We think that we can make this measurement with another 40 strings of digital optical modules, spread over an area smaller than DeepCore.  Standalone, this will cost roughly $100M (less if it is built in tandem with a high-energy extension for IceCube), and take 3 years of installation.  Data taking will take another 3 years or so.

It is worth pointing out that this measurement will also boost efforts to study question 1 via neutrinoless double beta decay, a reaction in which an atomic nucleus decays by converting two protons into neutrons, while emitting two electrons, and no neutrinos.  The comparable process, two-neutrino double beta decay, involves the emission of two electrons and two neutrinos.  This has been observed, but the neutrinoless version has not. The lack of neutrino emission can be inferred by the absence of missing energy.   The expected rate of neutrinoless double beta decays depends on which neutrino is heaviest, among other things, so knowing the answer to question 3 will help provide a definitive answer to question 1.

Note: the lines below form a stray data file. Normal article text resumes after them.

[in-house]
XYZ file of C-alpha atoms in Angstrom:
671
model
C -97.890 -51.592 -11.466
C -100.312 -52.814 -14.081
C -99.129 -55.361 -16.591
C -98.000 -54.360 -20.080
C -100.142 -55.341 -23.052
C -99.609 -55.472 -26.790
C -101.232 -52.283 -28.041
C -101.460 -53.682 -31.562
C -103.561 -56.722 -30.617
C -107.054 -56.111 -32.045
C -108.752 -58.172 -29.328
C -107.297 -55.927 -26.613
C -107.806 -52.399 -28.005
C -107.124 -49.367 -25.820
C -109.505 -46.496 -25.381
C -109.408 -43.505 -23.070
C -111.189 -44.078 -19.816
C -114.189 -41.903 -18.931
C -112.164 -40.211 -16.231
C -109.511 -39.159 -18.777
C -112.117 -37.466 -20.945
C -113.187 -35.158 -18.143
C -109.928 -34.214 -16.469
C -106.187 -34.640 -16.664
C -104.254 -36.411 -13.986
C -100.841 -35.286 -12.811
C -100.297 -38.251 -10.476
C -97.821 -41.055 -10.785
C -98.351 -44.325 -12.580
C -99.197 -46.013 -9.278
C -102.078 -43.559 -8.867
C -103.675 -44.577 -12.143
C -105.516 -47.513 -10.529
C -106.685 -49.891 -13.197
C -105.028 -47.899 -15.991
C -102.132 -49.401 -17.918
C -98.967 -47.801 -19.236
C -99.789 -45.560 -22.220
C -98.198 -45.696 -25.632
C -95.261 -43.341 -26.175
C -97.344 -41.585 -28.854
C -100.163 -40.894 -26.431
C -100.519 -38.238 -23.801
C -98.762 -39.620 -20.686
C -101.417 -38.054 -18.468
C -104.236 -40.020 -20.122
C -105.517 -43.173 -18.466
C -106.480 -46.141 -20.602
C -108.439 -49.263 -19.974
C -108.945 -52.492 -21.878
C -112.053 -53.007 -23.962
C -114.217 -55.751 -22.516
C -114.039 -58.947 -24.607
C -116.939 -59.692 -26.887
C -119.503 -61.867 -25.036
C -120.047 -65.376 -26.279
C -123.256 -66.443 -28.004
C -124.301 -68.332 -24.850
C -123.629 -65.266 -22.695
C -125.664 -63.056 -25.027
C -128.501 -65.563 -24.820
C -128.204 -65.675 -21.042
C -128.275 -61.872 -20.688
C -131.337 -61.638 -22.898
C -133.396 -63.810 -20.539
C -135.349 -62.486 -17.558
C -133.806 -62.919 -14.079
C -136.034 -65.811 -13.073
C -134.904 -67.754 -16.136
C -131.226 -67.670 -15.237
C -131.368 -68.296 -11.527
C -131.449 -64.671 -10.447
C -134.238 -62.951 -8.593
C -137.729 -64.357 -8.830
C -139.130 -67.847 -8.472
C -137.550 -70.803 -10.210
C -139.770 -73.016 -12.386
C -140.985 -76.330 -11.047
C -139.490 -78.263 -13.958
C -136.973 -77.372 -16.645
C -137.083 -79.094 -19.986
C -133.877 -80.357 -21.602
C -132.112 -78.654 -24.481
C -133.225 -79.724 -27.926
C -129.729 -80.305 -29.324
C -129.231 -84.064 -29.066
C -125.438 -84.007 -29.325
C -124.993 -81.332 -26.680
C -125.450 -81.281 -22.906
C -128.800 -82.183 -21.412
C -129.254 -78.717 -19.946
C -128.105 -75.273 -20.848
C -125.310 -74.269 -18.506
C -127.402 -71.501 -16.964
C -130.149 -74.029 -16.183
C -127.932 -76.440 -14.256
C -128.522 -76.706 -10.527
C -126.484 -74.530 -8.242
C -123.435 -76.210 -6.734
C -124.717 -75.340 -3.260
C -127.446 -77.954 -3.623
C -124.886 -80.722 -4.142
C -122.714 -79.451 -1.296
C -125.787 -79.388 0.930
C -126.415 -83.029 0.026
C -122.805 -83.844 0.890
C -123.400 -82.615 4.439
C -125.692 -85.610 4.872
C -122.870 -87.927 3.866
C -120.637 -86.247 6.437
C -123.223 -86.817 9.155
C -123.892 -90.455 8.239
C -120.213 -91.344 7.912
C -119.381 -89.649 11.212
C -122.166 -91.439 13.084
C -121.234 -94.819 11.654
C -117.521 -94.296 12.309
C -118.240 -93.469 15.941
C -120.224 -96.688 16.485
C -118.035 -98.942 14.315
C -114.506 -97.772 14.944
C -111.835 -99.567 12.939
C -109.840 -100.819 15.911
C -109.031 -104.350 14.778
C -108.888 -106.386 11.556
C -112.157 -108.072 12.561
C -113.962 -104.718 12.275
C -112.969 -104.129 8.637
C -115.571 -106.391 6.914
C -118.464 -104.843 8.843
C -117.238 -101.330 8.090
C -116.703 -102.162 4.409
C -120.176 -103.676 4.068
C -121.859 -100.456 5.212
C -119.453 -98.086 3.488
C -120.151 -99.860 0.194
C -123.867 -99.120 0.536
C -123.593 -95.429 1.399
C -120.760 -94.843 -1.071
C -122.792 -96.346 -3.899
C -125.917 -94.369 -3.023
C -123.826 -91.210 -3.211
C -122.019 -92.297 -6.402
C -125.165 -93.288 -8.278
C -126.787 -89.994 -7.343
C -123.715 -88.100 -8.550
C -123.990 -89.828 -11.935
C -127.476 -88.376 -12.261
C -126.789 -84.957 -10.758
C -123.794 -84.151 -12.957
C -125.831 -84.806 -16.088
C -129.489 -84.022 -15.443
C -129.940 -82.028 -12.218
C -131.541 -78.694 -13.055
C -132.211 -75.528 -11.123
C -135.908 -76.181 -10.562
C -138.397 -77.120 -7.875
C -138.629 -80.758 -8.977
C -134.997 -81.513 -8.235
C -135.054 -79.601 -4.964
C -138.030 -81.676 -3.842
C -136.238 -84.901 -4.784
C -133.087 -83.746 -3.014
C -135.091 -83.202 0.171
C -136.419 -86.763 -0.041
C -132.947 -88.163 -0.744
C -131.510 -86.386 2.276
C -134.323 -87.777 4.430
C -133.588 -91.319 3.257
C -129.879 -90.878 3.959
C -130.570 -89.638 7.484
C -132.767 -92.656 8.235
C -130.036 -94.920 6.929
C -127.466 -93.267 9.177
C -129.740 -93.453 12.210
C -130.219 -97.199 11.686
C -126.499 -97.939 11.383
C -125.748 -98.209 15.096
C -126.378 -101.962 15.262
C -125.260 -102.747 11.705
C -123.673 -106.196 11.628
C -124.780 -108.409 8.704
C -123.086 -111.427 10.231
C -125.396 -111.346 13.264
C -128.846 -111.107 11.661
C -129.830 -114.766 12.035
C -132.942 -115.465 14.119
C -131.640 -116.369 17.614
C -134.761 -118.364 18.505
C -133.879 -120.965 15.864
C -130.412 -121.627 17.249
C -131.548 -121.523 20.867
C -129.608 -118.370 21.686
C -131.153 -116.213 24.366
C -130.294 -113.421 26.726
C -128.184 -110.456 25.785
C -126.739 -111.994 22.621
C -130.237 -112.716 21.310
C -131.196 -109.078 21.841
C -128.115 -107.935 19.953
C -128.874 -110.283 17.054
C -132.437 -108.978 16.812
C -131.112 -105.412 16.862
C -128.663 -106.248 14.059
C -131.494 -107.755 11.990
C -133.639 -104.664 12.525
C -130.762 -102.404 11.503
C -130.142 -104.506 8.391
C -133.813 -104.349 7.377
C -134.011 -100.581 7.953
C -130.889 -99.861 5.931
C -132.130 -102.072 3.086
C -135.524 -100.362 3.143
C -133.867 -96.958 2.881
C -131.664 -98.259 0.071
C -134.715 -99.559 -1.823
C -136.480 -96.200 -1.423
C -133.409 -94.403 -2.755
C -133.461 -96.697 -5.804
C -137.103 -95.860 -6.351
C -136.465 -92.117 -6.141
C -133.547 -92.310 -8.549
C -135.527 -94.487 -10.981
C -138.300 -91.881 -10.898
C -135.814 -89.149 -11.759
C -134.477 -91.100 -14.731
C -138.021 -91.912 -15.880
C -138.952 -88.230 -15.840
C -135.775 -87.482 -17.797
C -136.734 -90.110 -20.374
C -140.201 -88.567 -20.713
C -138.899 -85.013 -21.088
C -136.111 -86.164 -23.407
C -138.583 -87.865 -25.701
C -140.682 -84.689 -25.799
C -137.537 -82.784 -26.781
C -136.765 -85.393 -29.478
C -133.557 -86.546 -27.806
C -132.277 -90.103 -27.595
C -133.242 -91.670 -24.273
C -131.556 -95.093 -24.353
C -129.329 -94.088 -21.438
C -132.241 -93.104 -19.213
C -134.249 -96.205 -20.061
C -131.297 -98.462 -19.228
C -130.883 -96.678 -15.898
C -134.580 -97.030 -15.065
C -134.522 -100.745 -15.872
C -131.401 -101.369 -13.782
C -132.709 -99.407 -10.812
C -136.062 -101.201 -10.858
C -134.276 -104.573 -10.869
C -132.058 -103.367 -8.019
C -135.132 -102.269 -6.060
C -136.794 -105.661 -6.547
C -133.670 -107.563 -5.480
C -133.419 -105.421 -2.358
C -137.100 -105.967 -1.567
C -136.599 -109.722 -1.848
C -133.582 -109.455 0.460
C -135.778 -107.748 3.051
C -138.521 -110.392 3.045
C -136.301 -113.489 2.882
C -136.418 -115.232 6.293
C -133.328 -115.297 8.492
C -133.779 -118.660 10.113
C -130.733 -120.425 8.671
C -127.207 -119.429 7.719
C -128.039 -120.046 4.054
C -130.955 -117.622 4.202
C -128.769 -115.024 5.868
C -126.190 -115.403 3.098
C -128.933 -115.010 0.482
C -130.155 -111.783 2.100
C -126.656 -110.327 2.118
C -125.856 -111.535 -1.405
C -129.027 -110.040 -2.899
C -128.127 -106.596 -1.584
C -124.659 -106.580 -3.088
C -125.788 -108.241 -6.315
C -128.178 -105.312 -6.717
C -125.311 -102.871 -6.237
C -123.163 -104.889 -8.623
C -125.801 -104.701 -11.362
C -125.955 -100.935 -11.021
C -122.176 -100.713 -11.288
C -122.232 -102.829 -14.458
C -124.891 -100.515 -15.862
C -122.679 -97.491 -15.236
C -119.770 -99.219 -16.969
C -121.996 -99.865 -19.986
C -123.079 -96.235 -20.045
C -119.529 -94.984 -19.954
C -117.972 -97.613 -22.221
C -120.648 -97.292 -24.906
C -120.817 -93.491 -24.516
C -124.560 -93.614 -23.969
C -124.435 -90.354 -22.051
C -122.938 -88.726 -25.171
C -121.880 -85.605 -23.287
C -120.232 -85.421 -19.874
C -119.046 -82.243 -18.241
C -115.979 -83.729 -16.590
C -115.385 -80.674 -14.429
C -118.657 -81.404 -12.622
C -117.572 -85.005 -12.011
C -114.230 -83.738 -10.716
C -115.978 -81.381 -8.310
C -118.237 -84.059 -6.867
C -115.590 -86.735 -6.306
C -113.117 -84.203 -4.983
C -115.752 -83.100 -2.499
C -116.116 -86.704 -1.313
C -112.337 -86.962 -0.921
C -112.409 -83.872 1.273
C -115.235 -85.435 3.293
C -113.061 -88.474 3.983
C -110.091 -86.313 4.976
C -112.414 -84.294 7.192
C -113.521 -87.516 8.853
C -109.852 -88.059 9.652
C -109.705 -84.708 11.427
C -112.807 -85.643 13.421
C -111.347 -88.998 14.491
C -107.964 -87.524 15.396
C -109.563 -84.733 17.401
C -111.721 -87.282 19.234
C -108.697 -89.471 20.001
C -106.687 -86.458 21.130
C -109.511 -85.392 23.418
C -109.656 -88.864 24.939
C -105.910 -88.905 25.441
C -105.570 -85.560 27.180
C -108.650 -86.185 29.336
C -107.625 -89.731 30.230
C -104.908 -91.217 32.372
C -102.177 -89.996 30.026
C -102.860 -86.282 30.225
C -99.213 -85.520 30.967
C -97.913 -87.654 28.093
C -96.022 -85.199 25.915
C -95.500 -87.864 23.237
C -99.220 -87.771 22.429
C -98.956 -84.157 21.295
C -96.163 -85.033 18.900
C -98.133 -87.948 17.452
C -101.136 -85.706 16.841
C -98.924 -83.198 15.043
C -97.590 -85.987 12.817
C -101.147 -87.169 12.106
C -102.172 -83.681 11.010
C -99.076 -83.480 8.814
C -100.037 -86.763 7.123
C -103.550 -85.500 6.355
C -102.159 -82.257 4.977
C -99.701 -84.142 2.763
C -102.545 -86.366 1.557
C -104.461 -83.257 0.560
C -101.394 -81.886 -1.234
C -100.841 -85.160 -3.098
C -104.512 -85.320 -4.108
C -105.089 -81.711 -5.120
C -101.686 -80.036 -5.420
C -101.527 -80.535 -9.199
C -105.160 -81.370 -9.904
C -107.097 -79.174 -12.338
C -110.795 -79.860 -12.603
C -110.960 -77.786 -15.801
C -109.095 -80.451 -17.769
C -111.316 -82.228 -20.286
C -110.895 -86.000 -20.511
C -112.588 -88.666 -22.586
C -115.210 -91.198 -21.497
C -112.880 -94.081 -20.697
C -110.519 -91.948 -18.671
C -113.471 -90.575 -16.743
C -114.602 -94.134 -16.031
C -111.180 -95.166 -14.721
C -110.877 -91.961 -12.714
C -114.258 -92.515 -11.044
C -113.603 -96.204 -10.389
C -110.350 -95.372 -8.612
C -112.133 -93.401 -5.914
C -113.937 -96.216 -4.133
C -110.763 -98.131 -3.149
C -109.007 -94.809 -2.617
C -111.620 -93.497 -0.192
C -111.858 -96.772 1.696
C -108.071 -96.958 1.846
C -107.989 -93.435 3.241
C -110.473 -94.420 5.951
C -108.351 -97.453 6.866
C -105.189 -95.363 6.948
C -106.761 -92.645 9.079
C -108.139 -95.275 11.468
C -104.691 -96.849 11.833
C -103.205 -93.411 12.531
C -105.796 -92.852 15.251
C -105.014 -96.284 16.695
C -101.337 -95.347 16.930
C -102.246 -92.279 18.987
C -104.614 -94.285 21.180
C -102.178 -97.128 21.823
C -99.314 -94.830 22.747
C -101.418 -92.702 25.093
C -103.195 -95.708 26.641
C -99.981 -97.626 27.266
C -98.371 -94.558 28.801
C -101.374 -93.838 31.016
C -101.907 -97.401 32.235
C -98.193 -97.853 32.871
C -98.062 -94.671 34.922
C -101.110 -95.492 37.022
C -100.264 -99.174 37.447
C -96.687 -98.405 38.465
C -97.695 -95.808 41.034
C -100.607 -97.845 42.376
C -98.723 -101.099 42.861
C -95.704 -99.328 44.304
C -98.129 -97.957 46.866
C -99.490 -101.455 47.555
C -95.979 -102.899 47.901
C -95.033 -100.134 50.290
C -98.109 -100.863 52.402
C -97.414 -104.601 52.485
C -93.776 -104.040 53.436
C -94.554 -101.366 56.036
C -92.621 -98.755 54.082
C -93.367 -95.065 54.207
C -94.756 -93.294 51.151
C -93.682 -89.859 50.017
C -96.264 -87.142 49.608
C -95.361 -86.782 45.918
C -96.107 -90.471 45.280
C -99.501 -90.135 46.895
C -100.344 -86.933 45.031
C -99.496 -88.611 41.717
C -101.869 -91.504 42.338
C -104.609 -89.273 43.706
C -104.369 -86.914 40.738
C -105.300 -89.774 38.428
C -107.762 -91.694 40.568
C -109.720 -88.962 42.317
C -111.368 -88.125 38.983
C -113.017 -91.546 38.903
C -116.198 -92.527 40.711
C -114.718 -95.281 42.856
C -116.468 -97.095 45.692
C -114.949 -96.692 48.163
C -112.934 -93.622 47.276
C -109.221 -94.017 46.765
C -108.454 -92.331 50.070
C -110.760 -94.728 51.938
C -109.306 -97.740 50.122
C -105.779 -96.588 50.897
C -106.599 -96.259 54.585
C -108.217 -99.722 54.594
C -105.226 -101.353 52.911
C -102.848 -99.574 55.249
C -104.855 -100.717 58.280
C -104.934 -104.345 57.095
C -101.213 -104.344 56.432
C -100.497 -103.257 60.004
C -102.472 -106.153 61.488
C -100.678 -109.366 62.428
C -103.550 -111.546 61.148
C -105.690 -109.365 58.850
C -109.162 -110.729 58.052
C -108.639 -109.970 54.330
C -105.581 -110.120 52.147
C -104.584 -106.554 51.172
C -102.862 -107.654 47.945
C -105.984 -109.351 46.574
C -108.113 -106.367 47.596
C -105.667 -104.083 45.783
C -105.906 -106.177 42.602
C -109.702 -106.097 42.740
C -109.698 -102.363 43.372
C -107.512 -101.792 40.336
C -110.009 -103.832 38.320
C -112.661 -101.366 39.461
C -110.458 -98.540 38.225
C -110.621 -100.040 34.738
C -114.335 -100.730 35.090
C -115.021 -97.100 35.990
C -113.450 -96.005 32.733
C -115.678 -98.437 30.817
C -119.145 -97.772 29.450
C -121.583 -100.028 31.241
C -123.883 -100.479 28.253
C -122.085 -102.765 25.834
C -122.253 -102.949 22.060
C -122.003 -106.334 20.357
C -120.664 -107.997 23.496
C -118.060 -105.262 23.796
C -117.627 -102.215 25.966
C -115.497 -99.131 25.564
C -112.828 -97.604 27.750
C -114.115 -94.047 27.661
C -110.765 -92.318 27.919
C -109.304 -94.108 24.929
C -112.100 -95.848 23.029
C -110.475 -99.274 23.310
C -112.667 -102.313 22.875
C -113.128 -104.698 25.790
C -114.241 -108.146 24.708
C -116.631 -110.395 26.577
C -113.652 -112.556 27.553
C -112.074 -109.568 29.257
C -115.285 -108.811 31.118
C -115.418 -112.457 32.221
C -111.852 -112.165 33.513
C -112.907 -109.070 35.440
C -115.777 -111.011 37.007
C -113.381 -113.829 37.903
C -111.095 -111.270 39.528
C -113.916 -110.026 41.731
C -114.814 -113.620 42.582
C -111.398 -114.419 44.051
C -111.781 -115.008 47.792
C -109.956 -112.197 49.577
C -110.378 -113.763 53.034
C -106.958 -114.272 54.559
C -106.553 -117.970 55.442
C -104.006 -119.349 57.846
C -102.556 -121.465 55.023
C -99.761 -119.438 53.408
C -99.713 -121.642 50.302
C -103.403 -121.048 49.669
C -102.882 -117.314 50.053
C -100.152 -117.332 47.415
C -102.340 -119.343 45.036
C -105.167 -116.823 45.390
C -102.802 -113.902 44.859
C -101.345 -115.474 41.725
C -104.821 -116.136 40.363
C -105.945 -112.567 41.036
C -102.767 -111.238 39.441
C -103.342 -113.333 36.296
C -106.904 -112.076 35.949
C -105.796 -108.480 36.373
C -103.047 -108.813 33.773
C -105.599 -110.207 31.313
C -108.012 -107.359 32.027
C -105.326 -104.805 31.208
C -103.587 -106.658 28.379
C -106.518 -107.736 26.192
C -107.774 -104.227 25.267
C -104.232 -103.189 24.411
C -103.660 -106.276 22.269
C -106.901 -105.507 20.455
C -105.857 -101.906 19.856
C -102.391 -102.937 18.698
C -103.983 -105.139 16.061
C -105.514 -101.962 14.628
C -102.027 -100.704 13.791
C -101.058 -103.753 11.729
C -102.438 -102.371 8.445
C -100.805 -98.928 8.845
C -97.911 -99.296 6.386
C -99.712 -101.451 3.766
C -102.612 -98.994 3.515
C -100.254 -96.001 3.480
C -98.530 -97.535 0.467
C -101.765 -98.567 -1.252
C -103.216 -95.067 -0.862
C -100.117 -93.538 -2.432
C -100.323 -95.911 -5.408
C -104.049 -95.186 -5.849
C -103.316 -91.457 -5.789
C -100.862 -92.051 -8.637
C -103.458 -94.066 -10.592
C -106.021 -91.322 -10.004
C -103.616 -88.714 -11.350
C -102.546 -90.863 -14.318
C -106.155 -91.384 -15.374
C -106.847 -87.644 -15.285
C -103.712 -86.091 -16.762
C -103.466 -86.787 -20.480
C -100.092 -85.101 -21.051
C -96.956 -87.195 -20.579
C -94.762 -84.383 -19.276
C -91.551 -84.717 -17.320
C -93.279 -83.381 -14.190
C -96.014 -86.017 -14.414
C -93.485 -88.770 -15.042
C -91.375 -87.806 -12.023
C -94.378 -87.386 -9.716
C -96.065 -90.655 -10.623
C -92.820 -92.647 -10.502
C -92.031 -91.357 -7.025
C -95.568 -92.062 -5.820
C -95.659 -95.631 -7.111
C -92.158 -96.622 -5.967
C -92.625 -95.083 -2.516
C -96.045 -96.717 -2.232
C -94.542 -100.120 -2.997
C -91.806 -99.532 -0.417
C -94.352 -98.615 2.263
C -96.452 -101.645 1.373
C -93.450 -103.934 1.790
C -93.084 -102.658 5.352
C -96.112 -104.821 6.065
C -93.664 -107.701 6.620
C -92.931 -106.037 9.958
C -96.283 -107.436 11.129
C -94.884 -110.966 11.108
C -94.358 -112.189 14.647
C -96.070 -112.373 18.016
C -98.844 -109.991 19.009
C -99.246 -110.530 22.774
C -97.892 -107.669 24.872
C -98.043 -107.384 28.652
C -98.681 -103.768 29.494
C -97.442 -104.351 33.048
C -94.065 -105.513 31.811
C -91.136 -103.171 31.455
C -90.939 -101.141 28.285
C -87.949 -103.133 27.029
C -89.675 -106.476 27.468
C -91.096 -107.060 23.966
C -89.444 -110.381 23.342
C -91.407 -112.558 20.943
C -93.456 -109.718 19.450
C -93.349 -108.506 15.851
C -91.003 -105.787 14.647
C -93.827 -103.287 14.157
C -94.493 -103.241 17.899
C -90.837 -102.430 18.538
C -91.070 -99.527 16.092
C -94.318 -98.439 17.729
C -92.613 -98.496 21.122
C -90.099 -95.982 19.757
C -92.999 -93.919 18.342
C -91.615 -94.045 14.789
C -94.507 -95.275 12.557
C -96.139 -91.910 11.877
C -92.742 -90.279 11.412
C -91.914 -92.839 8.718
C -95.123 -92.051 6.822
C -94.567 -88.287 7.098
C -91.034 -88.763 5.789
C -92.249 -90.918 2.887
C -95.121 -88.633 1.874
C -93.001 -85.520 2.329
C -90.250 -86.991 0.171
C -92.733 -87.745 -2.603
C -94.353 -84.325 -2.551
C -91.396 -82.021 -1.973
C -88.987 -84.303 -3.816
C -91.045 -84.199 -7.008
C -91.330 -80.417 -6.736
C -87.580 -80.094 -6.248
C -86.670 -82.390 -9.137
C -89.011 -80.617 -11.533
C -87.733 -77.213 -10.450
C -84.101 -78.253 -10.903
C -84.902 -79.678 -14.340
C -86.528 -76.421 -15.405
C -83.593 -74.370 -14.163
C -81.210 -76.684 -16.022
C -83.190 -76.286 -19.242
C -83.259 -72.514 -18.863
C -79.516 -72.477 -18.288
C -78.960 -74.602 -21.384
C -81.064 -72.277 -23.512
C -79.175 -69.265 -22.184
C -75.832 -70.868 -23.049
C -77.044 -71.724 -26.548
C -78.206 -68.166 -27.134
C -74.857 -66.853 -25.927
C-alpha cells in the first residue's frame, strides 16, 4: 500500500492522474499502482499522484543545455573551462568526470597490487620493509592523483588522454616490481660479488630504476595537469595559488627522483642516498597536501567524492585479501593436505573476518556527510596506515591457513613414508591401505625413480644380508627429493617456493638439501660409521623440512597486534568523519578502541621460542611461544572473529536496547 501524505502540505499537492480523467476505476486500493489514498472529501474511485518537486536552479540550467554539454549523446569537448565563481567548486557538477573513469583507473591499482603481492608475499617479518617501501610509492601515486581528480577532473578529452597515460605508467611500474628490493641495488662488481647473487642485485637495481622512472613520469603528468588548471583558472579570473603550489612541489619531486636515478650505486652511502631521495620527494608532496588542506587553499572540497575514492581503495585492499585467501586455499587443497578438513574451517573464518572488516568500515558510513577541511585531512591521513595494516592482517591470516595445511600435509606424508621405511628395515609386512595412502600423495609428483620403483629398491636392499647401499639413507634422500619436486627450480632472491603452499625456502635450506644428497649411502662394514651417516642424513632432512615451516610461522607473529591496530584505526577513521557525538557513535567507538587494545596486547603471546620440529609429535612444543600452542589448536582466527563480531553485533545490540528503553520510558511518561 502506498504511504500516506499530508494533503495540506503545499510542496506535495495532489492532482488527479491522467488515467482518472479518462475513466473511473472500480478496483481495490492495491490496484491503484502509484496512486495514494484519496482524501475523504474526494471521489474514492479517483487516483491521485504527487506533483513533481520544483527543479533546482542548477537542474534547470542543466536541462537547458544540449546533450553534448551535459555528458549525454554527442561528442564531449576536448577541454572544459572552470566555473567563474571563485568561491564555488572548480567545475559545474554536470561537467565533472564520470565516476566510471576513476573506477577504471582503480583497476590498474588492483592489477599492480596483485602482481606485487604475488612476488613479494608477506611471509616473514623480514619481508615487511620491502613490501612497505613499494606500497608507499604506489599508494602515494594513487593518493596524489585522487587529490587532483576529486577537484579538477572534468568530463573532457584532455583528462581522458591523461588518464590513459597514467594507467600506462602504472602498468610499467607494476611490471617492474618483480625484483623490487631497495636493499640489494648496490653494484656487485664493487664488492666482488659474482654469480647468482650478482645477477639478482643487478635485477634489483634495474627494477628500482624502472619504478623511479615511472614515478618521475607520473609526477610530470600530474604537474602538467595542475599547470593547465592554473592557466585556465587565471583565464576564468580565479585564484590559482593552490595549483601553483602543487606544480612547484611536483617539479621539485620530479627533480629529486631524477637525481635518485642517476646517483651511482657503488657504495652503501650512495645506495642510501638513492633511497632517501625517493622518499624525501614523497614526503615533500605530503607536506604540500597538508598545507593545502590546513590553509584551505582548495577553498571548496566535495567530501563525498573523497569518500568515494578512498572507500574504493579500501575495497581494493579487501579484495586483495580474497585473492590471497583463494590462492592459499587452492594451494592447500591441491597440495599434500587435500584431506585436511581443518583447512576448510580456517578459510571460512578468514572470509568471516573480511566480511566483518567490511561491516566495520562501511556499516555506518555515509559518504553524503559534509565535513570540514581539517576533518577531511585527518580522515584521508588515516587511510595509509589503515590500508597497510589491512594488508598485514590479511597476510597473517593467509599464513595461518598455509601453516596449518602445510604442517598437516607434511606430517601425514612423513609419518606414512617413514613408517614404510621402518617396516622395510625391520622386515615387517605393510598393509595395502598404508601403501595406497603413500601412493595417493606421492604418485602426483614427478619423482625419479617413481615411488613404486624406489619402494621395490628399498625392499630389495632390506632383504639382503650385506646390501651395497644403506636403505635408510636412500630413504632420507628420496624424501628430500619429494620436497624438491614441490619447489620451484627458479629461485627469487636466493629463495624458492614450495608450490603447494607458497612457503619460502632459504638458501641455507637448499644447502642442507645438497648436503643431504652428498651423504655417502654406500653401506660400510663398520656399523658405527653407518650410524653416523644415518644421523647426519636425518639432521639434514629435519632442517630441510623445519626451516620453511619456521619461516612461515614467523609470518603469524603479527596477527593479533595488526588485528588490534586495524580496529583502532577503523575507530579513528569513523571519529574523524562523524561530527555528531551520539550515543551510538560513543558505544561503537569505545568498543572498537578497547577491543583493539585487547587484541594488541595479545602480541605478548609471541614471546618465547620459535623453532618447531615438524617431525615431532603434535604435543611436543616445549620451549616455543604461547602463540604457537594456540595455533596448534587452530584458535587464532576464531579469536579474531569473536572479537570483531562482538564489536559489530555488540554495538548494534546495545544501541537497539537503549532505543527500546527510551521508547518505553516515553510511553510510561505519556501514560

Thursday, October 23, 2014

Looking ahead - is bigger better?

Now that IceCube has a few years of data under our belt, it is natural to size up where we are, and where we want to go.  

Where we are is pretty clear.  We have observed a clear astrophysical neutrino signal, with a spectral index most likely in the 2.3-2.5 range, so the neutrino flux goes as dN_nu/dE_nu ~ E_nu^-2.3.  However, we have seen no sign of a point source signal (either continuous or transient), so we do not yet know of any specific neutrino sources.  Dedicated searches for neutrinos in coincidence with gamma-ray bursts (GRBs) have largely (but not completely) eliminated GRBs as the source of the observed neutrinos.  Although we continue to collect statistics, we have enough data now that the only way that we could observe a statistically significant point source signal in the near future would be if a powerful transient source appears.   It is likely that IceCube is too small to observe point sources.